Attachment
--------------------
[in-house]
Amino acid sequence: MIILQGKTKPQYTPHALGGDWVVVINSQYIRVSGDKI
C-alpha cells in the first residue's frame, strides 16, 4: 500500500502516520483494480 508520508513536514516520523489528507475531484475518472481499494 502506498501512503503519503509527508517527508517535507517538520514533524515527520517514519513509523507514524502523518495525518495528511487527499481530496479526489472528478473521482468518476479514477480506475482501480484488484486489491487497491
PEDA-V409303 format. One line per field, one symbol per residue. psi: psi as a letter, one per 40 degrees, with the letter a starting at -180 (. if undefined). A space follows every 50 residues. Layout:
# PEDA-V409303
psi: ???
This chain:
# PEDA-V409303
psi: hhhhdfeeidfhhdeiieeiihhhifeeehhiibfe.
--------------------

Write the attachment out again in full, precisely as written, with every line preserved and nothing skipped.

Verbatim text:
[in-house]
Amino acid sequence: MIILQGKTKPQYTPHALGGDWVVVINSQYIRVSGDKI
C-alpha cells in the first residue's frame, strides 16, 4: 500500500502516520483494480 508520508513536514516520523489528507475531484475518472481499494 502506498501512503503519503509527508517527508517535507517538520514533524515527520517514519513509523507514524502523518495525518495528511487527499481530496479526489472528478473521482468518476479514477480506475482501480484488484486489491487497491
PEDA-V409303 format. One line per field, one symbol per residue. psi: psi as a letter, one per 40 degrees, with the letter a starting at -180 (. if undefined). A space follows every 50 residues. Layout:
# PEDA-V409303
psi: ???
This chain:
# PEDA-V409303
psi: hhhhdfeeidfhhdeiieeiihhhifeeehhiibfe.